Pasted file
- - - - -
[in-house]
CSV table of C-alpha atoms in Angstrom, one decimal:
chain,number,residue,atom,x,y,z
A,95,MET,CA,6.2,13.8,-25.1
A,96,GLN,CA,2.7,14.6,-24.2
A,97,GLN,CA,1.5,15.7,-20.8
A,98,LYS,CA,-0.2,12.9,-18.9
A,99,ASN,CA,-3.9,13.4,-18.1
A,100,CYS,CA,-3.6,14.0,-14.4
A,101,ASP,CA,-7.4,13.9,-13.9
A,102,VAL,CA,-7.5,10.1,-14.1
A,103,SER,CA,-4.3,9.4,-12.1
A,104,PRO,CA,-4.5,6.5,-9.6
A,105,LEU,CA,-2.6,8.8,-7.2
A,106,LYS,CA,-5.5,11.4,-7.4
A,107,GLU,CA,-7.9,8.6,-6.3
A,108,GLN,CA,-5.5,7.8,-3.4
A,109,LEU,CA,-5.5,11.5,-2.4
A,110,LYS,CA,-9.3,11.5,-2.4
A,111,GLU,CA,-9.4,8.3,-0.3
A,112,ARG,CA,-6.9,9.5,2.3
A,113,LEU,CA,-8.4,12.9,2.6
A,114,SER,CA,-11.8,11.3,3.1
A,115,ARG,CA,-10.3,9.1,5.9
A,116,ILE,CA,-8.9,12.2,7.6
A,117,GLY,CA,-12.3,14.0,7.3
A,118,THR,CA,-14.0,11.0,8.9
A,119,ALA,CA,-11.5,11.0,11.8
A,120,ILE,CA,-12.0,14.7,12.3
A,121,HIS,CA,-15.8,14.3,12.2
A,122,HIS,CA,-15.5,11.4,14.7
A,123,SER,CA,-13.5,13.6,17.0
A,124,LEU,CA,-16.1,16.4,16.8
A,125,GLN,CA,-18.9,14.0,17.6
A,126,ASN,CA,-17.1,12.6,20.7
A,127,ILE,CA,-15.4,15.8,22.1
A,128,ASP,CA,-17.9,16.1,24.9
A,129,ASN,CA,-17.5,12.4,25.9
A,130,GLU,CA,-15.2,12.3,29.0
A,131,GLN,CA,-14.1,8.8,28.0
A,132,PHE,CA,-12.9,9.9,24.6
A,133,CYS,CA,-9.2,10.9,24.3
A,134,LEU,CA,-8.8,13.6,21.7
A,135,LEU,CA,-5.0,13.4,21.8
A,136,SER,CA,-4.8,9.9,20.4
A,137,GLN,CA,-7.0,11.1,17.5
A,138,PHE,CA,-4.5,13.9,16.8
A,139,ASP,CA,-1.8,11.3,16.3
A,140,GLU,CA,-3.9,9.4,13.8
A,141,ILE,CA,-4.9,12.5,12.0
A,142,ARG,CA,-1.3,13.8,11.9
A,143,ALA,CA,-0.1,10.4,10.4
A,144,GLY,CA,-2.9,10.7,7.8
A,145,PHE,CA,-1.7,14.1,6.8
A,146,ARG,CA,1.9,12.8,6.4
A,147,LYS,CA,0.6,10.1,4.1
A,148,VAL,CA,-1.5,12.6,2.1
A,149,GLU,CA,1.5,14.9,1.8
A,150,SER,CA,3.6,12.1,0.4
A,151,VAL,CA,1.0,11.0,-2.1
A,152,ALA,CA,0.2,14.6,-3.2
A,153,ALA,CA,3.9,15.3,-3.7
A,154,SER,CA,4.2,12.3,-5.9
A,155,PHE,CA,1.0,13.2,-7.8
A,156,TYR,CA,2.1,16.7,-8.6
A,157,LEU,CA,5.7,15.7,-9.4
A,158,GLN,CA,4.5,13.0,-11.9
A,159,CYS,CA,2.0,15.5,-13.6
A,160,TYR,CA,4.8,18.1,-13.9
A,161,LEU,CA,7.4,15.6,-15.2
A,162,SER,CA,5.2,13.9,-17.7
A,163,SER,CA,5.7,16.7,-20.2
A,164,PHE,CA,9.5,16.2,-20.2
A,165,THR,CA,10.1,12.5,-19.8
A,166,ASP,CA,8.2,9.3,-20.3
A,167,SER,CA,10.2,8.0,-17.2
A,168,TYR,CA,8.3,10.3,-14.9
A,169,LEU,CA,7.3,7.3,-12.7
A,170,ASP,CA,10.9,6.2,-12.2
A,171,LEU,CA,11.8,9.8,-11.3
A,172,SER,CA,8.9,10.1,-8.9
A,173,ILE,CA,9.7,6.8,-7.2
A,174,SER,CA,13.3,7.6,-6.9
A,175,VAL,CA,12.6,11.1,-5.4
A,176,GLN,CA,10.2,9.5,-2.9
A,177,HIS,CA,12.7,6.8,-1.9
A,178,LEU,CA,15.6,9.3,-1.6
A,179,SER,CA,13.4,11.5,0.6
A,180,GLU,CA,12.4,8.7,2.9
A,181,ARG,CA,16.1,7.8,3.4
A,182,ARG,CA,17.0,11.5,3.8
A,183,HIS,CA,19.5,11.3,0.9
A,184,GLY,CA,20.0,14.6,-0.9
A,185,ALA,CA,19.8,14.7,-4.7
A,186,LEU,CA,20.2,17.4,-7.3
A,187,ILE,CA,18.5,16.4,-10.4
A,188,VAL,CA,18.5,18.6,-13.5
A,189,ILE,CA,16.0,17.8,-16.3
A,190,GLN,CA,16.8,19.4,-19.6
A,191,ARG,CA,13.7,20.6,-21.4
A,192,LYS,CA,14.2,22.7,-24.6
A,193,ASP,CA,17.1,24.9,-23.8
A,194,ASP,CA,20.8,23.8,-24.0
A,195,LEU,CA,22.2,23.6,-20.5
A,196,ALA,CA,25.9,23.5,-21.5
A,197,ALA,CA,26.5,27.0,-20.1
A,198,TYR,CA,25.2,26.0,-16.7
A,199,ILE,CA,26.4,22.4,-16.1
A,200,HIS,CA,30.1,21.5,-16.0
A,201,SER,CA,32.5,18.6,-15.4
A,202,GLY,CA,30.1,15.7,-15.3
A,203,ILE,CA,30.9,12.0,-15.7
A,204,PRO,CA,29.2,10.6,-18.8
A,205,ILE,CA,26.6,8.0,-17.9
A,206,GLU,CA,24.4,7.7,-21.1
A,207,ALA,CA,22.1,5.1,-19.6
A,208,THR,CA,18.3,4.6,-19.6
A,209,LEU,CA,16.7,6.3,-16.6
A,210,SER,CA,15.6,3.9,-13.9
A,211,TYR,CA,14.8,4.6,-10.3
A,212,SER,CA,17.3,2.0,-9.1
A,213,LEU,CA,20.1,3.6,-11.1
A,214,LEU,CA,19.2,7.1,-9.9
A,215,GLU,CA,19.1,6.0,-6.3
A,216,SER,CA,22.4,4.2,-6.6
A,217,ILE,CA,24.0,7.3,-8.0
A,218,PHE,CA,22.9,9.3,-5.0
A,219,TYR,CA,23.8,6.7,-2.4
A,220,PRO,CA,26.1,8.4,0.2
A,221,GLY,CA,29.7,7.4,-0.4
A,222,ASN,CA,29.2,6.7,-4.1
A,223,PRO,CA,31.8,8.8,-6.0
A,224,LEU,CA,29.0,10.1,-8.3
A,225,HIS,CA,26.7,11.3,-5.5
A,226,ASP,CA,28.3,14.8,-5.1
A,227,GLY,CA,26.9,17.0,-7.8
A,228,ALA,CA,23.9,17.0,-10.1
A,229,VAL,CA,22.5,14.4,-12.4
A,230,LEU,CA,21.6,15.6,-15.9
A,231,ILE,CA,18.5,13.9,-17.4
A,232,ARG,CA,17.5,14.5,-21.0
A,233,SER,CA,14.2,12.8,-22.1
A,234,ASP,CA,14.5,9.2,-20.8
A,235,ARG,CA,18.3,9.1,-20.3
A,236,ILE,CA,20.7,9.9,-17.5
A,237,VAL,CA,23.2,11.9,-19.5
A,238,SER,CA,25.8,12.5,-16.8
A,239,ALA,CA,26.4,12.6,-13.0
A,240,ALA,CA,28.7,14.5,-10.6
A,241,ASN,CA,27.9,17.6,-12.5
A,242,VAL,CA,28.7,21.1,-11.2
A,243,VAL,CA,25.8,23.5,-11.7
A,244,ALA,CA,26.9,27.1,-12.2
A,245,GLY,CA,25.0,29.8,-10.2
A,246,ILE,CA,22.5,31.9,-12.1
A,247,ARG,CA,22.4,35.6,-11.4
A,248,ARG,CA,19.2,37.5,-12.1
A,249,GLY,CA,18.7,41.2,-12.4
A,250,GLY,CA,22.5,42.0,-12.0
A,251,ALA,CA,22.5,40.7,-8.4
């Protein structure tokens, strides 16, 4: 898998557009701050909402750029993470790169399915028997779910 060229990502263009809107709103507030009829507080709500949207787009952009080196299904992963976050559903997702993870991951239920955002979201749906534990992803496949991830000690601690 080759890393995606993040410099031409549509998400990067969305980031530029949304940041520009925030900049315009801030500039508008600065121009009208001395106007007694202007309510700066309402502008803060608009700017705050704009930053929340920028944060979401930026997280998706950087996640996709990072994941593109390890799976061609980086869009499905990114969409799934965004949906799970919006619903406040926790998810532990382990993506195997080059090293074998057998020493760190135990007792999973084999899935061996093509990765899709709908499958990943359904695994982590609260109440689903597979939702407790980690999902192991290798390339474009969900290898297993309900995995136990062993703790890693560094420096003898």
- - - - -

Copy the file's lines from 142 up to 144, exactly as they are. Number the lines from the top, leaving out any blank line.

A,233,SER,CA,14.2,12.8,-22.1
A,234,ASP,CA,14.5,9.2,-20.8
A,235,ARG,CA,18.3,9.1,-20.3